There are certain components in marijuana that are believed to have health benefits in particular, and these are called cannabinoids. The most widely studied are THC and CBD. THC creates psychoactive effects, while CBD doesn’t.

There have been quite a few studies looking at marijuana and diabetes, and they have shown benefits for people with diabetes who use marijuana.

Marijuana may be helpful for stabilizing blood sugar, lowering blood pressure and decreasing artery inflammation. It may also be helpful to improve circulation and also to reduce neuropathic pain, which is a very common complication of diabetes.

Along with helping treat the symptoms of diabetes, marijuana may also be able to help prevent it according to a few studies, because for some reason obesity tends to be less common among cannabis users.

With type 2 diabetes people aren’t able to properly use insulin, and one study found that people using cannabis had lower levels of insulin resistance, improved production of insulin, and lower fasting blood glucose levels.

Diabetic retinopathy is a condition where people with diabetes lose their sight, and some animal research shows that using CBD may protect against it.

One of the many reasons marijuana and diabetes might have positive links to one another is because cannabis is believed to fight inflammation and inflammation is linked to not only diabetes but most other chronic diseases.

While there seem like there can be some benefits with marijuana and diabetes, it’s important to point out the potential downsides as well.

First and foremost, the use of marijuana is known to increase appetite. It’s such a common side effect that it’s referred to as having the “munchies,” and this may mean that you eat large amounts of carbohydrates and unhealthy foods. This can contribute to weight gain and can cause blood sugar levels to rise too quickly.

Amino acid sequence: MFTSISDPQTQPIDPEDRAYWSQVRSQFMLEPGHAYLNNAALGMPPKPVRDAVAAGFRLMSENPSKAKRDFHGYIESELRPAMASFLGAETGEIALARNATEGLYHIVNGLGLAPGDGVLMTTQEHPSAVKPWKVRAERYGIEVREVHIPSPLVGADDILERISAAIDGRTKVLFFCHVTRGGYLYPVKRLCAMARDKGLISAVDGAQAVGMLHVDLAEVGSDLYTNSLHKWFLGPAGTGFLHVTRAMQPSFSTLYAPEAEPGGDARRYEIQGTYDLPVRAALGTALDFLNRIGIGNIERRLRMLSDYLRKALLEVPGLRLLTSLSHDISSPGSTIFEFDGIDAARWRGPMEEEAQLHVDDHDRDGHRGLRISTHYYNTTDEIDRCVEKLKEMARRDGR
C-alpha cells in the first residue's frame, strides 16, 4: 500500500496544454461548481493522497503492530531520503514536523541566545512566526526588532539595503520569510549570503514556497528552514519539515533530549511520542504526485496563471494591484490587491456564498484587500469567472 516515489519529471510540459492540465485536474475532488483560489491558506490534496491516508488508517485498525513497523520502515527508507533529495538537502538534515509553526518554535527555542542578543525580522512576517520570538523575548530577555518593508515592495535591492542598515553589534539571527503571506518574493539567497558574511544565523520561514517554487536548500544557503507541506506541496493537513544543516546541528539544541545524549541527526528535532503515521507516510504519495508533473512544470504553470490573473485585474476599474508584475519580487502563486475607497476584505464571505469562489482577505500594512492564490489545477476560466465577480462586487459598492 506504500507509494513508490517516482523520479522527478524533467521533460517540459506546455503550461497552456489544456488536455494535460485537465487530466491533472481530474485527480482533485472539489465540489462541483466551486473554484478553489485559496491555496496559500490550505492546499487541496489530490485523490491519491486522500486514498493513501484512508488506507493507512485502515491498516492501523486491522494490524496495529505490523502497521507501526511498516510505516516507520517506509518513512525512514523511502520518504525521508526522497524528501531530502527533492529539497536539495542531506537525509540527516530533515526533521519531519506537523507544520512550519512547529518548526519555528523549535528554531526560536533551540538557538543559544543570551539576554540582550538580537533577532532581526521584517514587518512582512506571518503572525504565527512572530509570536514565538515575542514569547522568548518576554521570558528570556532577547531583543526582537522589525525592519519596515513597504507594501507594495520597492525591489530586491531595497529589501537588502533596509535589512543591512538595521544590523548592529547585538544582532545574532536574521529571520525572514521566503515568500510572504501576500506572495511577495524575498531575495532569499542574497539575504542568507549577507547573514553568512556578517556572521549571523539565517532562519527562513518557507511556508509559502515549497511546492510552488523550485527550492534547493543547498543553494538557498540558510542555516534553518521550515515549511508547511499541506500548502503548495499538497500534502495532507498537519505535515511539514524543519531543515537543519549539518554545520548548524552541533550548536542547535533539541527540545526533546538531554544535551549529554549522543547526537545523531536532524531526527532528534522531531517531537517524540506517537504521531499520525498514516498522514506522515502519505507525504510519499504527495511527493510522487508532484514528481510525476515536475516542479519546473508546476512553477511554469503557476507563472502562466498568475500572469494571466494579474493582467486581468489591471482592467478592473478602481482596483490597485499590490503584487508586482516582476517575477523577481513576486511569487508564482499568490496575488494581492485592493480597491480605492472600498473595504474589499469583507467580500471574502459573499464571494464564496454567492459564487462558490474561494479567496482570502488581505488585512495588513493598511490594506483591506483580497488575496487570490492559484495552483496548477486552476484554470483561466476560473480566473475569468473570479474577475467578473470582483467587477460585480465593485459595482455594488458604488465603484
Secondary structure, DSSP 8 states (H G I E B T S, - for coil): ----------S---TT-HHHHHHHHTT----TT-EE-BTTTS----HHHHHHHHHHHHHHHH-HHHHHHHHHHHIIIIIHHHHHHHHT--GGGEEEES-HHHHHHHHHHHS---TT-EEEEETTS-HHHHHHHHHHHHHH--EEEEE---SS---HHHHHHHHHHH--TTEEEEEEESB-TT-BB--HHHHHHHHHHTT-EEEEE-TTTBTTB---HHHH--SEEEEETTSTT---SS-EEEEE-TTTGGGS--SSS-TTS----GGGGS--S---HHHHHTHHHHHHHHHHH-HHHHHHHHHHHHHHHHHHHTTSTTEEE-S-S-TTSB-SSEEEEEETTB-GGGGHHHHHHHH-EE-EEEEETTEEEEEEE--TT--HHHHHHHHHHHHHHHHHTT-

There are also potential negative general side effects that can come with the use of marijuana including substance abuse, interactions with medications you may be taking, delayed reaction times, impaired memory and concentration, breathing problems and dizziness. There are also issues with legal status when it comes to the use of marijuana in many states.

Summing Up—Marijuana and Diabetes

So, does marijuana help diabetes? Marijuana and diabetes is something that’s being explored in the medical community because there is promising information showing that marijuana may help with the symptoms of diabetes, but it’s not without risks.

You should never try to self-medicate with marijuana either, and you should speak with your physician about the best methods for controlling your diabetes.

Medical Disclaimer

The Recovery Village aims to improve the quality of life for people struggling with substance use or mental health disorder with fact-based content about the nature of behavioral health conditions, treatment options and their related outcomes. We publish material that is researched, cited, edited and reviewed by licensed medical professionals. The information we provide is not intended to be a substitute for professional medical advice, diagnosis or treatment. It should not be used in place of the advice of your physician or other qualified healthcare providers.